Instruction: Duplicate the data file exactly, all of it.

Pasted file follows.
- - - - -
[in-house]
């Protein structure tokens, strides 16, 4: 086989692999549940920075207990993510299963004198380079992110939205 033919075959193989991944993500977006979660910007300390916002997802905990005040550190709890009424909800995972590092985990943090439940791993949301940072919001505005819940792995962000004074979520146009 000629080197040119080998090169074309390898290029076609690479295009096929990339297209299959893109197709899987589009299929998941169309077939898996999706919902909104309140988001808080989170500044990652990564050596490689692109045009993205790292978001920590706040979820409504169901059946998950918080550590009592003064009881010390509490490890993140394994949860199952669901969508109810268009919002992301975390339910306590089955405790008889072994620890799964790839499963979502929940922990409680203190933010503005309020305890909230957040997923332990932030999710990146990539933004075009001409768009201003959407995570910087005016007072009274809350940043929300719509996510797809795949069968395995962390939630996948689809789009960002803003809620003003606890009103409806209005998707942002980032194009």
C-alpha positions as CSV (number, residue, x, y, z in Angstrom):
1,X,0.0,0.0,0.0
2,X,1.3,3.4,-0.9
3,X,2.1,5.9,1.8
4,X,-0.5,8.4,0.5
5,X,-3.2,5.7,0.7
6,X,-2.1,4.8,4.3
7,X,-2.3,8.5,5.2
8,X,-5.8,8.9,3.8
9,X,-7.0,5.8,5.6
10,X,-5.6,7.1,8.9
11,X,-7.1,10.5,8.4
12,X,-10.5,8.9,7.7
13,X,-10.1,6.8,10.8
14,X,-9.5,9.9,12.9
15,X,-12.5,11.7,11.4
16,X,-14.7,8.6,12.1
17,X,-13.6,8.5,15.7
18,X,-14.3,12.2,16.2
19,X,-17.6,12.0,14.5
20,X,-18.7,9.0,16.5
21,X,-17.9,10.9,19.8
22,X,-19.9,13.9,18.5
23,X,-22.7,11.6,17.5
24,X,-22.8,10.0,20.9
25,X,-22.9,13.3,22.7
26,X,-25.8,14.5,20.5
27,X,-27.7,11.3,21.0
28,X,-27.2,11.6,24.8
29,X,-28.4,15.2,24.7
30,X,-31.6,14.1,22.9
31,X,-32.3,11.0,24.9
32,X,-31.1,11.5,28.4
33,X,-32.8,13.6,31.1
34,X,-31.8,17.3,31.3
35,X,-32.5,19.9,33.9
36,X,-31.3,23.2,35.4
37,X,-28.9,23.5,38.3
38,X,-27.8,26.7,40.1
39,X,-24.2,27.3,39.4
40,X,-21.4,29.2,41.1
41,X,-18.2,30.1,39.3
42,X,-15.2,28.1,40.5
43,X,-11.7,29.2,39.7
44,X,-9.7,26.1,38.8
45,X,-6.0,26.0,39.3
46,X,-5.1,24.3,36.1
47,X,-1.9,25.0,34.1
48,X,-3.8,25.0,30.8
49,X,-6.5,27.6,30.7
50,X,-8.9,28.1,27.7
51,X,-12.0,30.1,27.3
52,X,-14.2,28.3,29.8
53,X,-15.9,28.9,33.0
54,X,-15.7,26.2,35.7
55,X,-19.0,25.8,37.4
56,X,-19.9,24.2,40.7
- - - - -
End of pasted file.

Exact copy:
[in-house]
């Protein structure tokens, strides 16, 4: 086989692999549940920075207990993510299963004198380079992110939205 033919075959193989991944993500977006979660910007300390916002997802905990005040550190709890009424909800995972590092985990943090439940791993949301940072919001505005819940792995962000004074979520146009 000629080197040119080998090169074309390898290029076609690479295009096929990339297209299959893109197709899987589009299929998941169309077939898996999706919902909104309140988001808080989170500044990652990564050596490689692109045009993205790292978001920590706040979820409504169901059946998950918080550590009592003064009881010390509490490890993140394994949860199952669901969508109810268009919002992301975390339910306590089955405790008889072994620890799964790839499963979502929940922990409680203190933010503005309020305890909230957040997923332990932030999710990146990539933004075009001409768009201003959407995570910087005016007072009274809350940043929300719509996510797809795949069968395995962390939630996948689809789009960002803003809620003003606890009103409806209005998707942002980032194009």
C-alpha positions as CSV (number, residue, x, y, z in Angstrom):
1,X,0.0,0.0,0.0
2,X,1.3,3.4,-0.9
3,X,2.1,5.9,1.8
4,X,-0.5,8.4,0.5
5,X,-3.2,5.7,0.7
6,X,-2.1,4.8,4.3
7,X,-2.3,8.5,5.2
8,X,-5.8,8.9,3.8
9,X,-7.0,5.8,5.6
10,X,-5.6,7.1,8.9
11,X,-7.1,10.5,8.4
12,X,-10.5,8.9,7.7
13,X,-10.1,6.8,10.8
14,X,-9.5,9.9,12.9
15,X,-12.5,11.7,11.4
16,X,-14.7,8.6,12.1
17,X,-13.6,8.5,15.7
18,X,-14.3,12.2,16.2
19,X,-17.6,12.0,14.5
20,X,-18.7,9.0,16.5
21,X,-17.9,10.9,19.8
22,X,-19.9,13.9,18.5
23,X,-22.7,11.6,17.5
24,X,-22.8,10.0,20.9
25,X,-22.9,13.3,22.7
26,X,-25.8,14.5,20.5
27,X,-27.7,11.3,21.0
28,X,-27.2,11.6,24.8
29,X,-28.4,15.2,24.7
30,X,-31.6,14.1,22.9
31,X,-32.3,11.0,24.9
32,X,-31.1,11.5,28.4
33,X,-32.8,13.6,31.1
34,X,-31.8,17.3,31.3
35,X,-32.5,19.9,33.9
36,X,-31.3,23.2,35.4
37,X,-28.9,23.5,38.3
38,X,-27.8,26.7,40.1
39,X,-24.2,27.3,39.4
40,X,-21.4,29.2,41.1
41,X,-18.2,30.1,39.3
42,X,-15.2,28.1,40.5
43,X,-11.7,29.2,39.7
44,X,-9.7,26.1,38.8
45,X,-6.0,26.0,39.3
46,X,-5.1,24.3,36.1
47,X,-1.9,25.0,34.1
48,X,-3.8,25.0,30.8
49,X,-6.5,27.6,30.7
50,X,-8.9,28.1,27.7
51,X,-12.0,30.1,27.3
52,X,-14.2,28.3,29.8
53,X,-15.9,28.9,33.0
54,X,-15.7,26.2,35.7
55,X,-19.0,25.8,37.4
56,X,-19.9,24.2,40.7